Everything Everywhere All at Once
Run Time: 2 hours 19 minutes
Stars: Michelle Yeoh, Stephanie Hsu, Jamie Lee Curtis
Writer/Directors: Daniel Kwan, Daniel Scheinert
These days, it seems, Everything Everywhere All at Once is everywhere — and all at once. The sci-fi juggernaut about a laundromat owner who learns she has countless other selves existing in an infinite number of parallel universes has racked up a Titanic-class boatload of awards and is on track to be an Oscars night behemoth.
I kind of hate it.
Smugly proud of its in-your-face cleverness; poundingly frenetic in its storytelling; the film keeps applying defibrillator paddles to its exhausted narrative when, in reality, it has no heart to begin with.
I know it’s kind of late to be weighing in on the movie that, in a few days, may well sweep the Oscars (It’s got 11 nominations, including Best Picture). Everything Everywhere All at Once premiered way back in April 2022 — and as such is an Oscars rarity: A movie that opened early in the year yet kept its bandwagon rolling all the way into the Awards Season.
That week, I chose to review Aline — a spectacularly quirky Canadian musical/biography of Celine Dion — simply because I liked it better, and I’ve always felt the valuable real estate of this column is best-used pointing readers to movies they will actually enjoy.
I stand by that editorial choice: I’m not sure I’d want to sit through Aline a second time, but I do know I’m sorry I’ll never get back the 2 hours and 19 minutes I spent enduring Everything Everywhere All at Once.
For one thing, can we all agree the Parallel Universe Genre is played out? Frank Capra got away with it in It’s a Wonderful Life, it was cute in Sliding Doors, but then The Butterfly Effect started taking it seriously, and before long TV’s Rick and Morty was making it a weekly thing. Enough already. Like time travel, parallel universes have become the refuge of uninspired screenwriters.
The parlor trick of parallel universe movies is to make all the loose ends meet up for the finale. That can be readily accomplished, I can tell you as a writer, by constructing the whole thing backwards — knowing where you are going to end up and then sending your various threads of reality hurtling off into disparate beginnings.
That’s the easy part. Once you’ve created all those incarnations of a character, the challenge is in making your audience actually care about them. And this is where Everything Everywhere All at Once comes up short. Michelle Yeoh is remarkable as Evelyn Wang — and all her variations — but once the film establishes that there are infinite versions of Evelyn, it’s tough to become attached to any of them. After all, one Evelyn is just as good as any other; just different.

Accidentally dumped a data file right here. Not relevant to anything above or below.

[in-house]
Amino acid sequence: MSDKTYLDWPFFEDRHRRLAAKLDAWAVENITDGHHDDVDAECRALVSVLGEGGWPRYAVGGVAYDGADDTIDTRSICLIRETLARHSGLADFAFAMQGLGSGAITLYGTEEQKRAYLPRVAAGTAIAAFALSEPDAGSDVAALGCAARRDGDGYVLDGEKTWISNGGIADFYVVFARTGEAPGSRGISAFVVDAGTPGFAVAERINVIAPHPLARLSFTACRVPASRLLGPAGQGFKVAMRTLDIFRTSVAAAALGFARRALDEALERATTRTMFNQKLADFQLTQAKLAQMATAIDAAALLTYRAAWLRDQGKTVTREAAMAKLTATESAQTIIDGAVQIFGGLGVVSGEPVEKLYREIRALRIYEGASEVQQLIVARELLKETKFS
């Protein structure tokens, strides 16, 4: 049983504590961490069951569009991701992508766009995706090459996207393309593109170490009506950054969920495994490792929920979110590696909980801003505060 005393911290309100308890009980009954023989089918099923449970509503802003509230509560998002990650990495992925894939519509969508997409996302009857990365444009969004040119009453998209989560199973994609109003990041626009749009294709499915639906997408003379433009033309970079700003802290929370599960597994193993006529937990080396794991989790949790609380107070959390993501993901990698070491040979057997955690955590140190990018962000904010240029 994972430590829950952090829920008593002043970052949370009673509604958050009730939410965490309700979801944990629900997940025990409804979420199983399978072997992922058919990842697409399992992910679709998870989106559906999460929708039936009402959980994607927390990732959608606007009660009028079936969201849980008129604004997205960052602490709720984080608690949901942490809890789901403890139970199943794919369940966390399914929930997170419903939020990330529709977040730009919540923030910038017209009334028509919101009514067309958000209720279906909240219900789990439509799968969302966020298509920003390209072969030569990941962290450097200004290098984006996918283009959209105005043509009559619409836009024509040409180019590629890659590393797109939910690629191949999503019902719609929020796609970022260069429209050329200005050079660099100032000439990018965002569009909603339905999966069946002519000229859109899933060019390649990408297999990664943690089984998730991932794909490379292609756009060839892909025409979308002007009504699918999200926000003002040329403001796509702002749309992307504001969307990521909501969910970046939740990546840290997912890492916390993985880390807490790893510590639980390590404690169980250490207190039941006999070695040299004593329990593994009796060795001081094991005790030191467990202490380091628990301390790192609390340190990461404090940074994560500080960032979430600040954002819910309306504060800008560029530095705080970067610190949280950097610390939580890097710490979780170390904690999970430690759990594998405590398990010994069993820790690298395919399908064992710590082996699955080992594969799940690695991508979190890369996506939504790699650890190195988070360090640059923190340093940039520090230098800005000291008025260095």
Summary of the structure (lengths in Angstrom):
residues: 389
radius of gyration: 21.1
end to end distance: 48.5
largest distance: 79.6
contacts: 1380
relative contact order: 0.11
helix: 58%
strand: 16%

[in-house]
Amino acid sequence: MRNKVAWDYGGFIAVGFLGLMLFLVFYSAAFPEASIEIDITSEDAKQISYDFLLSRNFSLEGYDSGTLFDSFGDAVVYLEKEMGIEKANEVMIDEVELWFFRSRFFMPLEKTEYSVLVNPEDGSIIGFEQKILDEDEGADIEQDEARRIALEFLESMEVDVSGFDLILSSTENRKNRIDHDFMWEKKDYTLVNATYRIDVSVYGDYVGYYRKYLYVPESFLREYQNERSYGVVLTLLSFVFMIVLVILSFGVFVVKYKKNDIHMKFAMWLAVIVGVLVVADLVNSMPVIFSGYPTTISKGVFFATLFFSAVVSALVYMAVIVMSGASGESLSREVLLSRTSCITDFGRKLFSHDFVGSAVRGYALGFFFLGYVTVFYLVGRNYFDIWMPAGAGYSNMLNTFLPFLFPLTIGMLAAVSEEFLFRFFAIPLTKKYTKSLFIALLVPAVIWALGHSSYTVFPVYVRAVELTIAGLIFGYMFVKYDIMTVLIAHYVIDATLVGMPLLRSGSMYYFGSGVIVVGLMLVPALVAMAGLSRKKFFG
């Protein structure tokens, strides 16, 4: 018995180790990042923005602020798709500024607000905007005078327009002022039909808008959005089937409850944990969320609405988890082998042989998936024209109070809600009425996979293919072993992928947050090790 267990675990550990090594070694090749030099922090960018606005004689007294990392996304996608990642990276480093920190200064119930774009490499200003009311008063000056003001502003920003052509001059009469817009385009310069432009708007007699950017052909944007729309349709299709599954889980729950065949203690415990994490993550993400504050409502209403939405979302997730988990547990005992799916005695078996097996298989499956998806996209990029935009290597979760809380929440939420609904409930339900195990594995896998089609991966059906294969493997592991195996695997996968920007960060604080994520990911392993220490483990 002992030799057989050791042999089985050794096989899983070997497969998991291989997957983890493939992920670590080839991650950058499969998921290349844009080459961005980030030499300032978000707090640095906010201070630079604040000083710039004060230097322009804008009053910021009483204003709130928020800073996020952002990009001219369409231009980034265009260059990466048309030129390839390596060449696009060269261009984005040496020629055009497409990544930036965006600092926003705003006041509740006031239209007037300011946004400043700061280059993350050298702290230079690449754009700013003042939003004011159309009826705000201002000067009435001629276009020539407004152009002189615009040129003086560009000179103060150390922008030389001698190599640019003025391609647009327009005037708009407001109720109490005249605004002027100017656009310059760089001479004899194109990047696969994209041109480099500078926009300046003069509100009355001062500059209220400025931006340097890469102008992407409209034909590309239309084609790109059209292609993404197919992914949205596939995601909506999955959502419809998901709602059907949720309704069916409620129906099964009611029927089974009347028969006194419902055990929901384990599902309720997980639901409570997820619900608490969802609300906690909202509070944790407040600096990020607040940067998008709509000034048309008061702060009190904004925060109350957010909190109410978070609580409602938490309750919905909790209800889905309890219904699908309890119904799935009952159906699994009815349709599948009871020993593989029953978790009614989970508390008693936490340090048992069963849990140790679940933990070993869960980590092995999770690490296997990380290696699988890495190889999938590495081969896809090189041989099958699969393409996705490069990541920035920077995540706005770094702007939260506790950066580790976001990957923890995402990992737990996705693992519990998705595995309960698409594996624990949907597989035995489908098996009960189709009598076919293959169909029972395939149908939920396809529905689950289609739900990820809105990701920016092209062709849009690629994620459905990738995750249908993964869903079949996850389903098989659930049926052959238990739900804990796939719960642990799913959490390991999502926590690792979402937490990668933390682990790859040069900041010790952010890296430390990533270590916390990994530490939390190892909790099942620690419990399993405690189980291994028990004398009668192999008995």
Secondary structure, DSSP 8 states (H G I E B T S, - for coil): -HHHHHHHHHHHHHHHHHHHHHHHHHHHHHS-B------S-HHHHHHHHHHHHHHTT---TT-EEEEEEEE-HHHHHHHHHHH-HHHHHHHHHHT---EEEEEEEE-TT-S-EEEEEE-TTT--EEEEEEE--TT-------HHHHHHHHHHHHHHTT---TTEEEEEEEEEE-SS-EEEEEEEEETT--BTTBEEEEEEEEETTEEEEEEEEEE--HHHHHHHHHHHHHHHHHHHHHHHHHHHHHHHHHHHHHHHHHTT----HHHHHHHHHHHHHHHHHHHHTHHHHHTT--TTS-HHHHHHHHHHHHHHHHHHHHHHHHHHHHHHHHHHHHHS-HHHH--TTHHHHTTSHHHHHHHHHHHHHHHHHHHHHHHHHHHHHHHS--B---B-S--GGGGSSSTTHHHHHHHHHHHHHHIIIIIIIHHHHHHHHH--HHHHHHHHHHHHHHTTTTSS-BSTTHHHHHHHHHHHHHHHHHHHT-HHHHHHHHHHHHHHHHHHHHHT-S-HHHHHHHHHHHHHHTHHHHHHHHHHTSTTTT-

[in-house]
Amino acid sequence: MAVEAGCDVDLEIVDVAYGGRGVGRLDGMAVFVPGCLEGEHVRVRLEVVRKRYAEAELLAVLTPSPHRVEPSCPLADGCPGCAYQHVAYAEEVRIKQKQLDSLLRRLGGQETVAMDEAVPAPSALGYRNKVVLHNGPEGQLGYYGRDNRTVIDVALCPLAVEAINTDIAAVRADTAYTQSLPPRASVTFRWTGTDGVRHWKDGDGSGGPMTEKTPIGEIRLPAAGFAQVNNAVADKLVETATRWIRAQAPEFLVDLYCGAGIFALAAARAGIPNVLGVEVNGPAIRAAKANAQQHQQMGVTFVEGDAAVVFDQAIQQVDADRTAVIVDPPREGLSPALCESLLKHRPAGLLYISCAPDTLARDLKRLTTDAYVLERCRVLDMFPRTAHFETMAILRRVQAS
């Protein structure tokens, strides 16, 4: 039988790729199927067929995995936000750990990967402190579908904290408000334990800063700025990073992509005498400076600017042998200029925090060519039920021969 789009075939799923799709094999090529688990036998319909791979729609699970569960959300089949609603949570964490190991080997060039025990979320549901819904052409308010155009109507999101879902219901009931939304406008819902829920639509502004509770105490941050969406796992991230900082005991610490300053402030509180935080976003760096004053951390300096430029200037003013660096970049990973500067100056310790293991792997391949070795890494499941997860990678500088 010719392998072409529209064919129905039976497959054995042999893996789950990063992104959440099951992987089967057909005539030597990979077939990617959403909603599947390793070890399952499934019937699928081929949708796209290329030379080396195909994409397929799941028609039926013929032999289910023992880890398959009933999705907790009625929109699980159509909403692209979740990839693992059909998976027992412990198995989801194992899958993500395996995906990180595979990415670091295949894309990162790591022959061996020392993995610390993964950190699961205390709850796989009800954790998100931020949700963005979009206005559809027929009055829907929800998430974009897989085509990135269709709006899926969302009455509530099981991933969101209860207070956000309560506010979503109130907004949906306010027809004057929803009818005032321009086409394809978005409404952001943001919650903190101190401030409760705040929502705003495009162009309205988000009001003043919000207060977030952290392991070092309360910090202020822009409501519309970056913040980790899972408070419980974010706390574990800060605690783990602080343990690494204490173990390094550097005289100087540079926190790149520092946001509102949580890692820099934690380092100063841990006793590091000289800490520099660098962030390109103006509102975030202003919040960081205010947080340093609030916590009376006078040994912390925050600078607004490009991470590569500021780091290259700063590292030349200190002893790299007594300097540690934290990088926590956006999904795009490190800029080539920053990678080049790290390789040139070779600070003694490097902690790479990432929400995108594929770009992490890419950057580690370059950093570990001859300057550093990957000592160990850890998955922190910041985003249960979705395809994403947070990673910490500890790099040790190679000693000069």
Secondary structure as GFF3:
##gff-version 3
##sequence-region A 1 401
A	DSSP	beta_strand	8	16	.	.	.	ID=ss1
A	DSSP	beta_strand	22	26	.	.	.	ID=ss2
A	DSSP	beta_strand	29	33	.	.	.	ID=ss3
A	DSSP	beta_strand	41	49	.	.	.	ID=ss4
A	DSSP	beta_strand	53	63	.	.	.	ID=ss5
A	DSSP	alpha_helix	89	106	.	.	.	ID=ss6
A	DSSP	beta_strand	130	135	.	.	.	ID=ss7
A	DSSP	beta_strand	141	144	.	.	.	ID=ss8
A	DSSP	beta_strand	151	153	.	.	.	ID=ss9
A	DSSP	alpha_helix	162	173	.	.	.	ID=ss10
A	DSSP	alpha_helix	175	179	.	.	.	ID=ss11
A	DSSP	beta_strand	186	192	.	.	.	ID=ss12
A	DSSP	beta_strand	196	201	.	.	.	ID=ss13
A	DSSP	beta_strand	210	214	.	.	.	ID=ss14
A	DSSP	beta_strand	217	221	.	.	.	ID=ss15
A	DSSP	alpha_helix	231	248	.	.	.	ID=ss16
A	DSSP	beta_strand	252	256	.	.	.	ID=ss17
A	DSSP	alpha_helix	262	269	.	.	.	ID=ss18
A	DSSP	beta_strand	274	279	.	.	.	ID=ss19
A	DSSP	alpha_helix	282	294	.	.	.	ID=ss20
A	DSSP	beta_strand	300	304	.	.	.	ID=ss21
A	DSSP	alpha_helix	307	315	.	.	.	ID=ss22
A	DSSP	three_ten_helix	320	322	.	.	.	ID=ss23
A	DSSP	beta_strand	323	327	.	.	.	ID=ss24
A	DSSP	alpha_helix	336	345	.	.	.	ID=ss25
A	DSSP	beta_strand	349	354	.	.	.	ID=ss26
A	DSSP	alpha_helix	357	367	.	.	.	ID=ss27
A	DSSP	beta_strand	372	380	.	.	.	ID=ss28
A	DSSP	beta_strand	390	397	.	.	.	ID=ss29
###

As an IRS auditor who is also a monster from another dimension, Jamie Lee Curtis gives the film’s most gratifying performance, skillfully revealing the soft side of an initially caustic character — offering the charming possibility that there may be infinite versions of each of us right there in our present universe. Curtis may well deserve a Best Supporting Actress Oscar for Everything Everywhere. But as Viola Davis proved in Suicide Squad, it’s possible to be a truffle in a bowl of stone soup.
Meanwhile, as its constantly confused and frenzied figures rocket between realities, bark angry orders at each other, and hurtle through elaborately staged martial arts scenes, one gets a sense that the preoccupied filmmakers are only occasionally taking a breath to look out at their audience and say, “Oh — are you still here?”
Everything Everywhere All at Once is that insufferable child whose haughty parents trot her out in her tap shoes, then watch your face to make sure you register adequate amazement at her Buffalo turns and Bombershays. You can’t help but appreciate the kid’s skill and preparation — but gawd, how you wish it were over.
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